Palestinian groups in the West Bank and Gaza are urging mass protests Friday to mark 100 days since US President Donald Trump announced his decision to recognize Jerusalem as Israel’s capital.
The so-called “day of rage” would be the latest in a series of weekly demonstrations, many of them violent, which have taken place since the December 6 announcement and subsequent moves for the US to move its embassy to the city. Many of the protests shrunk in size after the first few weeks.
Renewing the protests, Palestinian factions in the West Bank and Gaza Strip called Thursday for Palestinians to protest Trump’s decision by staging rallies after Friday prayers in the mosques. The protests are being held under the banner of “Friday rage for Jerusalem.”
The Palestinian National and Islamic Forces, a coalition consisting of various groups, called on Palestinians to confront IDF soldiers and settlers immediately after the Friday prayers.
Participation in the Friday protests will send a message to Israel that the Palestinians have not, and will not, forget the unjust decision against the Palestinians, the groups said in a statement.
The Palestinians, the groups added, “will continue to protest against this decision and the plan to move the US embassy to Jerusalem, as well as attempts to liquidate the Palestinian cause.”
The Palestinian factions also called on Palestinians to prepare for protests marking Land Day on March 30. Land Day refers to the Israeli government’s 1976 decision to expropriate land in the Galilee — a move that sparked widespread riots that resulted in the death of six Arab citizens.
The factions also urged the PA leadership to honor recent resolutions taken by Palestine Liberation Organization institutions to terminate all relations with Israel and revoke Palestinian recognition of Israel.
On Thursday, Hamas issued a separate appeal to Palestinians to participate in Friday’s protests. The terror group that rules the Gaza Strip urged Palestinians to initiate clashes with IDF soldiers and settlers, saying the rage should continue until Trump’s decision is thwarted.
The fresh calls for protests come as the Palestinian Authority has continued to blackball the Trump administration’s peace negotiations efforts in anger over the Jerusalem move, which Ramallah said removed Washington from being an honest broker in ending the conflict.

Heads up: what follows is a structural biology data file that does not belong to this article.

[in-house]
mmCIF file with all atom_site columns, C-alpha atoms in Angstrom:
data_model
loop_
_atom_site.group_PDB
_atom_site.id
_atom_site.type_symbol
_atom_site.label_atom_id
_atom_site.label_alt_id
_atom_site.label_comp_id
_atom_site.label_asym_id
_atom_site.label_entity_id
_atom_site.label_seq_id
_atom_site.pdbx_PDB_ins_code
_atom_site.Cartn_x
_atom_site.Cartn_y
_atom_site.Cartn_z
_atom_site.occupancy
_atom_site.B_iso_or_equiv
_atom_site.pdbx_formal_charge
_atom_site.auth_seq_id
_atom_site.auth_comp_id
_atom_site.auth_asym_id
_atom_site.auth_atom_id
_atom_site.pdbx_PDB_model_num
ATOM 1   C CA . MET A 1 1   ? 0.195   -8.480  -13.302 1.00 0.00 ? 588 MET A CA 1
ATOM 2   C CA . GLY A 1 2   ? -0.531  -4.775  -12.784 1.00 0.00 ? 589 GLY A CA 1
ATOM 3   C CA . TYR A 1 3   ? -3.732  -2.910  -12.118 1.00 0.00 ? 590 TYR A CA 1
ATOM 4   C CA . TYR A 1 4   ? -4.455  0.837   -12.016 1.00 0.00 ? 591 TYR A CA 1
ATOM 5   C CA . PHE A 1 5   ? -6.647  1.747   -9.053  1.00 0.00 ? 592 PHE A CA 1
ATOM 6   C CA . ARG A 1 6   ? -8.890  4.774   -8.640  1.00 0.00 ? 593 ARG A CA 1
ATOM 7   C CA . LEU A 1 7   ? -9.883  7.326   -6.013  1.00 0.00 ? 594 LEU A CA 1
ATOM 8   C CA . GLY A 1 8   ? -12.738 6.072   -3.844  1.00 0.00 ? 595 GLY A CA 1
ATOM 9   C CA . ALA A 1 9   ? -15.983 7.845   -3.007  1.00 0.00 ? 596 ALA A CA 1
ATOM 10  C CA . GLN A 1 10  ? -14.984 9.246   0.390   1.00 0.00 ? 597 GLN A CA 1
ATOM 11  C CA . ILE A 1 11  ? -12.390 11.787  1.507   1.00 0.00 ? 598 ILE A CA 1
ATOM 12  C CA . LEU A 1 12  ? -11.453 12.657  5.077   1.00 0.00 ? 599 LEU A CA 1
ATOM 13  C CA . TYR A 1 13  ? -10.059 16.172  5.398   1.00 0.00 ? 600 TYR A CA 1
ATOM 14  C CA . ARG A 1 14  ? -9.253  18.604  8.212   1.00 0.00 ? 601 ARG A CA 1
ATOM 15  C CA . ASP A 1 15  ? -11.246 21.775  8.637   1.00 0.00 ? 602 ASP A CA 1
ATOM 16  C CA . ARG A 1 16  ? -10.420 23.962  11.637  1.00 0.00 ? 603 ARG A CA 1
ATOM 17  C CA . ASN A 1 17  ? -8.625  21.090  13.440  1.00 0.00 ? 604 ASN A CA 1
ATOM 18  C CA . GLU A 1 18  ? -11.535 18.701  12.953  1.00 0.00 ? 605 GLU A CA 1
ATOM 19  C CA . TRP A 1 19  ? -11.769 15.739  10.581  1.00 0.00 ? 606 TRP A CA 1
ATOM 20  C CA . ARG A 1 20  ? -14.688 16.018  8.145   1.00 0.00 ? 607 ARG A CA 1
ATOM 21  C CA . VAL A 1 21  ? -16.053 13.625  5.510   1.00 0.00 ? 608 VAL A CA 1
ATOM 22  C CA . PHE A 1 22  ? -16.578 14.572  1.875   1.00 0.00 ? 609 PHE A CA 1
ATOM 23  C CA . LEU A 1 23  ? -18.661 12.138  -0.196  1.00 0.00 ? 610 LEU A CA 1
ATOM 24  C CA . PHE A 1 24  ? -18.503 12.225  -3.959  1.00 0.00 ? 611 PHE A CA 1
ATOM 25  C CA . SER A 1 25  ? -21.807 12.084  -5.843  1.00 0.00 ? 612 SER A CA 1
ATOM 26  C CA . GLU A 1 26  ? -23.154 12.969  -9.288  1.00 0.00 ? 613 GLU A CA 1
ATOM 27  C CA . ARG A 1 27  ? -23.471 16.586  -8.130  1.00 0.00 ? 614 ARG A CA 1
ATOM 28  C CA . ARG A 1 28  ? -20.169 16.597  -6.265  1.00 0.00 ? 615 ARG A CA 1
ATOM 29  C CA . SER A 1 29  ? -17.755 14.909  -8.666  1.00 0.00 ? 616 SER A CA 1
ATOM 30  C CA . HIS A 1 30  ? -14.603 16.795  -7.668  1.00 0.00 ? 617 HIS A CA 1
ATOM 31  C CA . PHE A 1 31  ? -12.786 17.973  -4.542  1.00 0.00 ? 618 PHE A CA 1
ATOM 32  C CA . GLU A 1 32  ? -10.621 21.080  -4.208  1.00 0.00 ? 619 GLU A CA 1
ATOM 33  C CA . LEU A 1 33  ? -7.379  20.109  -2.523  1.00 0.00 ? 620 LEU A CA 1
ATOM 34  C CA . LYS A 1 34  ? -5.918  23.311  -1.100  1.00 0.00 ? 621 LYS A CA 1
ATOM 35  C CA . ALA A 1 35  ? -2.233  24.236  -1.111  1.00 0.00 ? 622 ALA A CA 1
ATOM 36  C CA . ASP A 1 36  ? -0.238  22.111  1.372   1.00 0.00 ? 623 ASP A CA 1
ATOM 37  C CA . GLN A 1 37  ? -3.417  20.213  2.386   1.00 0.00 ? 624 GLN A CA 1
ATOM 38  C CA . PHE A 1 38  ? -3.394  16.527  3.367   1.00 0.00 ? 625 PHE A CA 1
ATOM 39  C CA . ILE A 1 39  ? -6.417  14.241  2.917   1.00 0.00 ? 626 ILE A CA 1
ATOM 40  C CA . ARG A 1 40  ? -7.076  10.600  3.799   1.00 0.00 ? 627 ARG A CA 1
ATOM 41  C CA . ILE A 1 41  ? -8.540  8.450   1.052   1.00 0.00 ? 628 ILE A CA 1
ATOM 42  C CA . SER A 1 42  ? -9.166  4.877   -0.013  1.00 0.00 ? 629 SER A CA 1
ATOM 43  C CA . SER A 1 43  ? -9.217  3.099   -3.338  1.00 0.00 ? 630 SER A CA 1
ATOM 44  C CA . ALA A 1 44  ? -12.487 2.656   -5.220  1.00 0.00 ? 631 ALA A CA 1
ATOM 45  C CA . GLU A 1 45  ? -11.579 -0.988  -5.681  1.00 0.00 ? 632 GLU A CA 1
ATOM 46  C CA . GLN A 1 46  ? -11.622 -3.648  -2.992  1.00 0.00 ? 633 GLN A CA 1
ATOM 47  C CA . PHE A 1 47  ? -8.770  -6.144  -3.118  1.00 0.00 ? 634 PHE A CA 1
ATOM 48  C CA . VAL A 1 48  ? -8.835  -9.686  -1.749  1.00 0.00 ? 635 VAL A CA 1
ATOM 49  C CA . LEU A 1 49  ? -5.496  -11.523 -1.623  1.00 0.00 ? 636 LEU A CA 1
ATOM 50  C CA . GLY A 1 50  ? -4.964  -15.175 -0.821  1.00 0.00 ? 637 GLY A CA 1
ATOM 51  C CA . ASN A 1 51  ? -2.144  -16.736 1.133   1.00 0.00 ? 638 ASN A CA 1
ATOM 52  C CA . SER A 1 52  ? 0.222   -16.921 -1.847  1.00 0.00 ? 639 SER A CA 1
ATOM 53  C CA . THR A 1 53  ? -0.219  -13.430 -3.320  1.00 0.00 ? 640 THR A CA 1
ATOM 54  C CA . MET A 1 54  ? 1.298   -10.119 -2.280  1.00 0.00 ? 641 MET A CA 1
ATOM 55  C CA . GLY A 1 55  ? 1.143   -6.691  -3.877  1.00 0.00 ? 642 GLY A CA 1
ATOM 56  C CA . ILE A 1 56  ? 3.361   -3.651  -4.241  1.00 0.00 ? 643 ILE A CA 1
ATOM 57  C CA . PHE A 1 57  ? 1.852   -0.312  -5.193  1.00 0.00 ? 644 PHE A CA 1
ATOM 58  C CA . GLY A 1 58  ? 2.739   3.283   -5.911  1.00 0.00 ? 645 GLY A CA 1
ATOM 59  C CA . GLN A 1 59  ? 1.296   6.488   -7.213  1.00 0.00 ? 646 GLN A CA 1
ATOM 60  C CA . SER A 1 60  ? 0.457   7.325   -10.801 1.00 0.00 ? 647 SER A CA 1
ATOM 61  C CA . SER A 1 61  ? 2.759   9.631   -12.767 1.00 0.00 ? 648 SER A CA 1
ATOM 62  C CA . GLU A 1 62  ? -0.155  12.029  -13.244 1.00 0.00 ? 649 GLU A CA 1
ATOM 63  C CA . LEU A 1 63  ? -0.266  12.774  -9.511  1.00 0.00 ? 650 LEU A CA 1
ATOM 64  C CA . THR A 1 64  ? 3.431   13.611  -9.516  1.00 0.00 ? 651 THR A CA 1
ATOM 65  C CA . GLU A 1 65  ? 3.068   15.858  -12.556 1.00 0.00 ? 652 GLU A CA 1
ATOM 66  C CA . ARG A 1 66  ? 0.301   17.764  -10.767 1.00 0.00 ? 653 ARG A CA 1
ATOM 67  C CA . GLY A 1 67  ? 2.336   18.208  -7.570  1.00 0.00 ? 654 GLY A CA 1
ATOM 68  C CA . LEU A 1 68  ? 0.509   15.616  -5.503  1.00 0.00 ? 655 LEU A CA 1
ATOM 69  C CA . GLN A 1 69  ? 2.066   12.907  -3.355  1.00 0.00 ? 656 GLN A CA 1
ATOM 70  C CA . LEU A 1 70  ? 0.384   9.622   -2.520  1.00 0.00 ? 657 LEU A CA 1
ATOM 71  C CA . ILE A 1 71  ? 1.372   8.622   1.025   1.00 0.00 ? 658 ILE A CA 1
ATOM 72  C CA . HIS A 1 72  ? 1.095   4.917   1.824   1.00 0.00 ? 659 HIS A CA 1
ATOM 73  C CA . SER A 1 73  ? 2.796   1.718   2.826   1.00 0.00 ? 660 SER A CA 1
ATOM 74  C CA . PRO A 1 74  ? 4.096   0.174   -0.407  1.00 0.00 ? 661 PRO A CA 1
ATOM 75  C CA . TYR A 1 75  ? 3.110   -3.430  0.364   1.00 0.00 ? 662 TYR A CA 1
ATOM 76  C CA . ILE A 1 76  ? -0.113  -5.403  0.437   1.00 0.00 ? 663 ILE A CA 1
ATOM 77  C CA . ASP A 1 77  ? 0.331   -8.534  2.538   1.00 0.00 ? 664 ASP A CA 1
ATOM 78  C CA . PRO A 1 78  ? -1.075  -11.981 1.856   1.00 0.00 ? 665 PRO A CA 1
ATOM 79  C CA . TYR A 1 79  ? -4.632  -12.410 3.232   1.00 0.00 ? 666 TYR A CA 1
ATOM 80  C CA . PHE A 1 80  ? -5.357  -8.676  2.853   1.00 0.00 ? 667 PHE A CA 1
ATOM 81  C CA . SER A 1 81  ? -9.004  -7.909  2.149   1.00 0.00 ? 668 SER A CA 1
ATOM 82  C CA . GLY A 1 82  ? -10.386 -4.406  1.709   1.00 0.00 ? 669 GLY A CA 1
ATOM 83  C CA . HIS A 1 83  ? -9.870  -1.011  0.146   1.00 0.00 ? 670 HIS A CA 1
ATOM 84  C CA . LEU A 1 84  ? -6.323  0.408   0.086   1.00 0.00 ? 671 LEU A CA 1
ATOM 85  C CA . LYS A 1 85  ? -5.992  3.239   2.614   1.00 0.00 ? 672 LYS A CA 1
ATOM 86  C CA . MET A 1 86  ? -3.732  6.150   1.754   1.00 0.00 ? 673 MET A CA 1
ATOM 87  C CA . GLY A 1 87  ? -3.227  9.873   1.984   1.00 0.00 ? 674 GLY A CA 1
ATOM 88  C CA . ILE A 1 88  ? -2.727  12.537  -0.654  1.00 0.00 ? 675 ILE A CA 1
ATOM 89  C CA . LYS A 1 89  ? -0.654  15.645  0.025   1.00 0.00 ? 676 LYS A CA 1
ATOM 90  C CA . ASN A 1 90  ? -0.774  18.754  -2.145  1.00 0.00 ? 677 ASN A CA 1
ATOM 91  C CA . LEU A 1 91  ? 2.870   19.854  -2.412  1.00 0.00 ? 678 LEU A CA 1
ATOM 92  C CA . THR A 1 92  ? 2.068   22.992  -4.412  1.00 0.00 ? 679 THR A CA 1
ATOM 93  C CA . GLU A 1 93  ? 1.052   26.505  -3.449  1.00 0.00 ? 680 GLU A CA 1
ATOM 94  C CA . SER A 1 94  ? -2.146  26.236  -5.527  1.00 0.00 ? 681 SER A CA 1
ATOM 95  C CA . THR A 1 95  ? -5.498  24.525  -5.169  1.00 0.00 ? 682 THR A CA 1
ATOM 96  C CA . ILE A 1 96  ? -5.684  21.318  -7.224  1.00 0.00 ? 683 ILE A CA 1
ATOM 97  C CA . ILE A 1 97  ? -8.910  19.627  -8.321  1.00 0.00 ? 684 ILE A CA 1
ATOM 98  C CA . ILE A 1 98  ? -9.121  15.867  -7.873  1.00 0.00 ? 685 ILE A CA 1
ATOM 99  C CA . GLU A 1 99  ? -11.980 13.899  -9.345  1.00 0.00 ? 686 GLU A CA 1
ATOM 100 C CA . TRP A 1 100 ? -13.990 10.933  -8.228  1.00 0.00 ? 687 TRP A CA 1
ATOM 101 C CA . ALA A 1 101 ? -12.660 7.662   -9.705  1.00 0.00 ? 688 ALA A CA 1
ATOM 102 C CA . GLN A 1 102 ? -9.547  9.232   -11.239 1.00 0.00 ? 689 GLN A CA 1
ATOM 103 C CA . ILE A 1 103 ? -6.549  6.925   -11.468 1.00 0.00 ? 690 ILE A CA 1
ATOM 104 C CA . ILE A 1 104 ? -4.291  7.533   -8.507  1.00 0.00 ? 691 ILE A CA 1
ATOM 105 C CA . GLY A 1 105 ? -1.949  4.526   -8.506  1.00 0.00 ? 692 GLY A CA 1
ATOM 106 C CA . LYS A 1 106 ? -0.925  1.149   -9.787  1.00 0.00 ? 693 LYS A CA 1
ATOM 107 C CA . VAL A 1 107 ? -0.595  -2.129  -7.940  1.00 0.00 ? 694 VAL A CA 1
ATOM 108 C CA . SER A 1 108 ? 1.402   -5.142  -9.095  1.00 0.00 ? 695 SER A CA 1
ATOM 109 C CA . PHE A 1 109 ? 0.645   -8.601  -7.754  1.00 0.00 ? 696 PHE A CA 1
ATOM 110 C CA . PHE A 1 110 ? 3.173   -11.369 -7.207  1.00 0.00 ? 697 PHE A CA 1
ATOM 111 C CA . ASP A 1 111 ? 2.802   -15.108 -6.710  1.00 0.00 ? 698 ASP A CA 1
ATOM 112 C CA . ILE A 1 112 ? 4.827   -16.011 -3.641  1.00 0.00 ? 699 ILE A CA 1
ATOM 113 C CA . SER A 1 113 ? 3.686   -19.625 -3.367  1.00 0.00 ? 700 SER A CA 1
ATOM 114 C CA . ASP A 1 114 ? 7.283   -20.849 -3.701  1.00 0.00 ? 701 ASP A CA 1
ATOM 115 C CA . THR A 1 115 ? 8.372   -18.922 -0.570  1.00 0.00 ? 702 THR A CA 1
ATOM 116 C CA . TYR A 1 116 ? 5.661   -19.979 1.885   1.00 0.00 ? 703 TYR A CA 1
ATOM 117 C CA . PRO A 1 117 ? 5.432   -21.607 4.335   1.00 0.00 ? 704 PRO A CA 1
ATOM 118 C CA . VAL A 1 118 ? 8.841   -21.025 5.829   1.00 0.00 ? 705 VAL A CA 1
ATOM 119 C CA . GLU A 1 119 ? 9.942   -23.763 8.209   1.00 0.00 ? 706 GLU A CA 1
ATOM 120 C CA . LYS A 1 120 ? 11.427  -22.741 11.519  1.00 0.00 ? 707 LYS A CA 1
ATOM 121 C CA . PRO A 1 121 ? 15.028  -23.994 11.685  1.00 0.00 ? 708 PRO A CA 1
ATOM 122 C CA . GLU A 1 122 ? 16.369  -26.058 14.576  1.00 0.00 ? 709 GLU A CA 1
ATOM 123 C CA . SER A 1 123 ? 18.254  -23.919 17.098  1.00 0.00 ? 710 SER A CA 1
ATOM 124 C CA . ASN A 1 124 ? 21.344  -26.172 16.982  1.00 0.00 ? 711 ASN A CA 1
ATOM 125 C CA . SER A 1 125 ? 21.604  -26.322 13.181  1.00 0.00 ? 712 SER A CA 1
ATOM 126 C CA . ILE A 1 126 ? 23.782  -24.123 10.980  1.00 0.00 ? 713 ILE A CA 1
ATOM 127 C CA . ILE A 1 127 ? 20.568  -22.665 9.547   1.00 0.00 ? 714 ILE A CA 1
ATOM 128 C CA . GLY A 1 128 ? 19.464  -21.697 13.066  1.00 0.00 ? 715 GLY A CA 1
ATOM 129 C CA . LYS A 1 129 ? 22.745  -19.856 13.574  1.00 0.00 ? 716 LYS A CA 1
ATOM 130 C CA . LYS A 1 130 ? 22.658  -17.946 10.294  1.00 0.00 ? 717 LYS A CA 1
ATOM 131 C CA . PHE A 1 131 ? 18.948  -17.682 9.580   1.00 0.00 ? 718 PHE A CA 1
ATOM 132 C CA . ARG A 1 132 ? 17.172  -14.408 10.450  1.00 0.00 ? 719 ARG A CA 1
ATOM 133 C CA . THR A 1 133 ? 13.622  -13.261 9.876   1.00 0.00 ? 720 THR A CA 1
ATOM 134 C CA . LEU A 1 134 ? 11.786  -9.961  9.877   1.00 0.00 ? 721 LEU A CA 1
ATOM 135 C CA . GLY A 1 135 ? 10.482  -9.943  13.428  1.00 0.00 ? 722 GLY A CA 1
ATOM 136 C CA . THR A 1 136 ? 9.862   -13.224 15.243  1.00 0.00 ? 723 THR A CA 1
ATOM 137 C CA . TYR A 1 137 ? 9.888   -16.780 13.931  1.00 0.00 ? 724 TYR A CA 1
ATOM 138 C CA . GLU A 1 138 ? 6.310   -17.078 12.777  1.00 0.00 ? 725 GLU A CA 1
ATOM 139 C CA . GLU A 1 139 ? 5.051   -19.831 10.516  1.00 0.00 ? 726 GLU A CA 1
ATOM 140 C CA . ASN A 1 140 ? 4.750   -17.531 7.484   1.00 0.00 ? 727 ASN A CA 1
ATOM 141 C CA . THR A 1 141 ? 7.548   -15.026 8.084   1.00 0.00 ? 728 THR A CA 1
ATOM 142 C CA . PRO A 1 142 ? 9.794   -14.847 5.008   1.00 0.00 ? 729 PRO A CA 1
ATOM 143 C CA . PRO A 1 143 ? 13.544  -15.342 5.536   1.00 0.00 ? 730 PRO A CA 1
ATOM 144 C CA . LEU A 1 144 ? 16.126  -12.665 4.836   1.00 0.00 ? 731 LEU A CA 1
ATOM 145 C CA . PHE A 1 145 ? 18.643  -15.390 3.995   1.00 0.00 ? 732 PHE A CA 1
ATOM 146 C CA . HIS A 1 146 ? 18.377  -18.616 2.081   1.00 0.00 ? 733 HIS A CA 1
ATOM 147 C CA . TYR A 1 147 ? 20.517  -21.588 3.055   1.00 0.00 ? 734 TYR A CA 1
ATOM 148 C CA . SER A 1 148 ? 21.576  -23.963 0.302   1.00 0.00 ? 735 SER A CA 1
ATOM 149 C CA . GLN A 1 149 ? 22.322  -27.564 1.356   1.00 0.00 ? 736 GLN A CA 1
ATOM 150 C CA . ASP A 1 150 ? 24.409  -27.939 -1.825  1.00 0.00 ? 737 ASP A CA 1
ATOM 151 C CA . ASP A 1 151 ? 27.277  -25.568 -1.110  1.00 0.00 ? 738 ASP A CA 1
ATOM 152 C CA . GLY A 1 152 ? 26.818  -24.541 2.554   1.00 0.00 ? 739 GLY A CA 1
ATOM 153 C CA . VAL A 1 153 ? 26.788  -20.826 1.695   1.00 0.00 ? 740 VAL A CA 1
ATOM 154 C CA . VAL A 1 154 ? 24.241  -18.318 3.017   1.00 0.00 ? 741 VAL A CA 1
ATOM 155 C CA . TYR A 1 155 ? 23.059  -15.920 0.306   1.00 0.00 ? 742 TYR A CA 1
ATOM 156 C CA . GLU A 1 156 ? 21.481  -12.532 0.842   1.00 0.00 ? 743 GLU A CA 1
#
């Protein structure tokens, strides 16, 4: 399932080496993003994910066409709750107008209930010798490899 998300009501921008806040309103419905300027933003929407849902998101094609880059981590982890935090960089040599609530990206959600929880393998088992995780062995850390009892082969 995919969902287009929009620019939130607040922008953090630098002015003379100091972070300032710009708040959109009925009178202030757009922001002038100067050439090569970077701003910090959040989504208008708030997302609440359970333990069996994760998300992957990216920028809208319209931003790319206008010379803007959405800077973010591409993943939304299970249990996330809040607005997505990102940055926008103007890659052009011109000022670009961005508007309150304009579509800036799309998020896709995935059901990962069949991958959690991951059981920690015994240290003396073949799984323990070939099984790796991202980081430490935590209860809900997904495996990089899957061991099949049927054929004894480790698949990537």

The White House says it is pushing forward with the drafting of a peace proposal, which is reportedly nearing completion. On Tuesday, the administration held a conference on solving a humanitarian crisis unfolding in Gaza, despite Palestinian representatives refusing to participate.
On Thursday, PLO Secretary-General Saeb Erekat, a top aide to PA President Mahmoud Abbas, said that Trump’s policy of “dictates” was doomed to failure.
Erekat said that solving the crisis in Gaza would be achieved only by lifting the Israeli blockade imposed on the coastal enclave and by ending the dispute between Hamas and the ruling Fatah faction.
Erekat claimed that the US administration was planning to create a separate Palestinian state in the Gaza Strip as part of Trump’s yet-to-be-announced Middle East peace plan. This plan, he said, was aimed at excluding the issues of Jerusalem and Palestinian refugees from the negotiating table, separating the West Bank from the Gaza Strip and destroying the option of a two-state solution in order to replace it with an apartheid system.
“How can [US Middle East envoy] Jason Greenblatt care about the humanitarian situation in the Gaza Strip after his administration cut $300 million of the funding to the United Nations Relief and Works Agency for Palestinian Refugees, which provides services to 75% of the Palestinians in the Gaza Strip?” Erekat asked. “The shortest way to solving the problems of the Gaza Strip is to achieve geographical unity between the Gaza Strip, the West Bank and East Jerusalem as the capital of the State of Palestine.”
The White House meeting on the Gaza Strip brought together representatives of Israel, Jordan, Egypt, Saudi Arabia and four Gulf countries with whom Israel has no diplomatic ties.
Erekat made his comments during separate meetings he held in Jericho with Spanish Foreign Minister Ildefonso Castro, the secretary-general of the United Nations Development Program, and Swedish officials.